But this was not the only reason for public outcry. Ilan Mor, Israeli ambassador to Hungary, gave an interview to Heti Válasz, a right-wing weekly, on February 12. In this interview Mor announced that he “has no doubt about the good intentions of the government” and spoke critically of Mazsihisz. Unfortunately, the interview is not yet available in its entirety on the Internet, but Mazsihisz didn’t take too kindly to Mor’s remarks. Gusztáv Zoltai, one of the three who signed the letter to Orbán, responded that “although we think very highly of the Israeli ambassador, we are an independent religious community in Hungary. We have very good relations with the Israeli ambassador but he should not make declarations in our name. It is our job and we disagree with him.” Well, this is clear enough.

To c0mplicate matters, a day after Mor’s interview the Hungarian ambassador was summoned by the Israeli foreign ministry. The topic was rising anti-Semitism in Hungary, but Rafi Schutz, deputy-director-general for Europe, also brought up the Orbán government’s attempt to rehabilitate Miklós Horthy, “who was complicit in the mass deportations of Jews to Nazi death camps in 1944, which resulted in the deaths of around 450,000 Hungarian Jews.” The infamous monument didn’t escape the attention of the Israeli foreign ministry either: “Hungary’s whitewashing of history has included plans to build a massive monument commemorating the 1944 invasion of Hungary by the Nazis, which is seen as an attempt to portray Hungary as a victim rather than an active partner of the Nazis. … The recent trends of historical whitewashing raise concerns in Israel, particularly since Hungary decided to hold a series of events memorializing the Holocaust. While the Jewish state initially supported the decision, it now fears the trends throw such efforts into doubt as further attempts to rewrite history.” Rafi Schutz added that Hungary was chosen to chair the International Holocaust Remembrance Alliance (IHRA) starting in March 2015, but doubts are now being raised “about Hungary’s ability to properly preserve the memory of the Holocaust.” Strong language.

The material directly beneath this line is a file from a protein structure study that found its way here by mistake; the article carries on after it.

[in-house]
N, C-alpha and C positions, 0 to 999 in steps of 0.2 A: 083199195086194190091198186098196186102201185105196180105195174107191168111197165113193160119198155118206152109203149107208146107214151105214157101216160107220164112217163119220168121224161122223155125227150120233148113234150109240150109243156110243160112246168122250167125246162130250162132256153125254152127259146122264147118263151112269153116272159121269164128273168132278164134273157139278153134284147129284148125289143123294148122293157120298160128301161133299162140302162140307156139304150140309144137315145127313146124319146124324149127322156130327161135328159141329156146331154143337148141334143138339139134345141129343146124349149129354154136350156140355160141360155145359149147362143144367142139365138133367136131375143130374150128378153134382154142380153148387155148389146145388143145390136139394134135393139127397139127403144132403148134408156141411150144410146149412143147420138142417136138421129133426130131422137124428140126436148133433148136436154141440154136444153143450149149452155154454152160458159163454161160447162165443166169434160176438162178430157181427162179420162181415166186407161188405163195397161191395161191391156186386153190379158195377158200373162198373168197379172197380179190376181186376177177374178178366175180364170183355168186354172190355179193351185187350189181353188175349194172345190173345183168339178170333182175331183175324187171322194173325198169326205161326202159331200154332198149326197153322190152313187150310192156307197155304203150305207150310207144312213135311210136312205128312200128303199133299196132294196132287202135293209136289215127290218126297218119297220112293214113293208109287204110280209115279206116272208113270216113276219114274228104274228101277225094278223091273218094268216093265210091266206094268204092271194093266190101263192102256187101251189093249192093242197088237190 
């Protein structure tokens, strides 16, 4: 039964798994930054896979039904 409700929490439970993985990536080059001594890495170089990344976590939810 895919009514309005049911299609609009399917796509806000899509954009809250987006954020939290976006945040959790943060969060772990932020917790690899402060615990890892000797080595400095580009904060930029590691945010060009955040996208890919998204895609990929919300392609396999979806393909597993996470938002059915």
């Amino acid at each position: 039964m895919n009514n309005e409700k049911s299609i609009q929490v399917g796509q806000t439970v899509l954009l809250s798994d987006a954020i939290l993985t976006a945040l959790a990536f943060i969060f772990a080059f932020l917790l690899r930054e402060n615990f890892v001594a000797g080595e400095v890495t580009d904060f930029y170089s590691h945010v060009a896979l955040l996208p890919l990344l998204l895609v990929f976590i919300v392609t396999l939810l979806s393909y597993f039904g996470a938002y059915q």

Thus the Israeli government stood squarely behind Mazsihisz while Israel’s ambassador to Hungary, believing in the trustworthiness of the Hungarian government, criticized the organization for its stridency. I think Ilan Mor is too charitable to the government.

Yesterday Ronald S. Lauder, head of the World Jewish Congress, wrote an article that appeared on Népszabadság‘s op/ed page. Lauder is heavily involved in Hungarian affairs on account of his mother, Estee Lauder, who was born and brought up in a Hungarian Jewish household in the United States. Among other things, Lauder established the Lauder Javne School, a Jewish educational institution that houses a kindergarten, an elementary school, a gymnasium, and a conservatory. He was also involved in the project to build a resort complex with an attached casino at Lake Velence in Sukoró which was torpedoed by Viktor Orbán, then still in opposition.

deedsLauder’s article bears the title: “To unify, not to divide.” In it he announced that the decision of Mazsihisz is fully supported by the World Jewish Congress. He expressed his disappointment that instead of remembrance of the victims, the Hungarian government is trying to rewrite history. The year 2014 was an opportunity for Viktor Orbán to confirm his good intentions hitherto only expressed in words by deeds. László Kövér accused Hungarian Jewry of “standing by the left again.” The Holocaust for the Jewish people is not a question of left or right and the government must make sure that it is not.